Future Earth is regarded as a backwater in humanity’s galactic empire and its inhabitants regarded as little better than trailer park dwellers by ‘spacers’ and their descendants. So there is an irony in an Earth detective being required to solve a crime. This class distinction runs deeply through the story. Think Columbo where most episodes center on the shabby ‘tec outwitting a rich upper-class murderer. This episode is sadly missing the irony of a member of a despised segment of society investigating and exposing his ‘betters’. Also in the book, Bailey is unfit, agoraphobic and out of his depth in this strange robotised society, surrounded by suspects who physically and mentally superior. Although this element is still in the dialogue, with the detective frequently being dismissed as a “primitive”, casting a handsome and athletic Paul Maxell underminds it. Particularly when most of the Solarians are played by gnarled looking middle-aged men in bizarre wigs.The obvious exception is femme fatal Gladia, played well by actress/singer Trisha Noble, wearing a series of exotic space fashions.

Condensing the plot, Muller concentrates on the crime of passion and the theme of the spacers’ repressed humanity. Nevertheless the murder is part of a larger conspiracy which cannot be ignored entirely. However it comes across unsatisfyingly, dropped in almost at the end with a speech that goes something like. “He was the murderer, and by the way, he had a plan to conquer the universe with a robot army too.”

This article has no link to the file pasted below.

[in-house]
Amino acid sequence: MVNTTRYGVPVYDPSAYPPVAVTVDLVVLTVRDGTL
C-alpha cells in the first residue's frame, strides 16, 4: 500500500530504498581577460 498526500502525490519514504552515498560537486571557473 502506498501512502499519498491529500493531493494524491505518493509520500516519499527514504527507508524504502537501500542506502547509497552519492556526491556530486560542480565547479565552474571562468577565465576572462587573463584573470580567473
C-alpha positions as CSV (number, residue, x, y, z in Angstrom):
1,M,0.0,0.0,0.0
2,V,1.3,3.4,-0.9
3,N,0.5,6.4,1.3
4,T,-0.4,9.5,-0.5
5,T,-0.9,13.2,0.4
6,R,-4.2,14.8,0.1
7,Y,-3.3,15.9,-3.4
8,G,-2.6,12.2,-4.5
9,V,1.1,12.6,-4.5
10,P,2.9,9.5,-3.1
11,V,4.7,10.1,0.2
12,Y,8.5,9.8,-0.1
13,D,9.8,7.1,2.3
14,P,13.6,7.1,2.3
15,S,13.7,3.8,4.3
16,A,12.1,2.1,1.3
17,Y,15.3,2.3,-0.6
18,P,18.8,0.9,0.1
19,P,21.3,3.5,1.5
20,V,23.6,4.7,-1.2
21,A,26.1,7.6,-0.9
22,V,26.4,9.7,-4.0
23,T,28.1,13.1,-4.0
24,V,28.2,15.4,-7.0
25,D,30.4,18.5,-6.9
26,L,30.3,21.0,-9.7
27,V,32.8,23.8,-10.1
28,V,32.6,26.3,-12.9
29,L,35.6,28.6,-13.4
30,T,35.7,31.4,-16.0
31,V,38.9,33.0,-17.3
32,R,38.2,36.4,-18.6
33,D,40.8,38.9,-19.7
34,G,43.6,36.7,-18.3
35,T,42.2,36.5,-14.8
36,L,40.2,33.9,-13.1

This time the robots are essentially men with dark glasses and monkish robes in vinyl. Amongst them I glimpsed one of Doctor Who‘s regular monster actors John Scott Martin.

Once again Derek Handley and his Loose Canon friends do a respectable job with reconstructing this lost episode, despite having even fewer photographs to work with and some missing audio too. Probably the biggest problem comes near the start, where due to reusing a single photo, Elijah seems to be grinning continually through the first five minutes or so.

The Naked Sun is a straightforward tale that covers some of the same ground as The Machine Stops with its warnings about over-dependence on technology and the importance of physical contact. I suspect I would have enjoyed it more if I could have watched the actual episode but at least this version preserves some evidence of what was the BBC’s most elaborate Asimov adaptation.

The Dead Past

by Issac Asimov
Adapted by Jeremy Paul

Even without his name on the credits, I could have guessed this was an Asimov tale, since it has his common themes of extrapolating a scientific fantasy theory in a realistic fashion, and linking it with the idea of a group of experts manipulating society with sociological techniques for its greater good. It’s a model that can be found in novels like End of Eternity, Caves of Steel and the Foundation series. Furthermore the plot is essentially a series of debates between scientists and other experts, a form he uses in a lot of his stories. It is an odd bird of an episode, starting as criticism of science that is led by politicians and big business, moving into time travel of a kind, then ending up with a twist that this story’s apparent villains might have been in the right after all.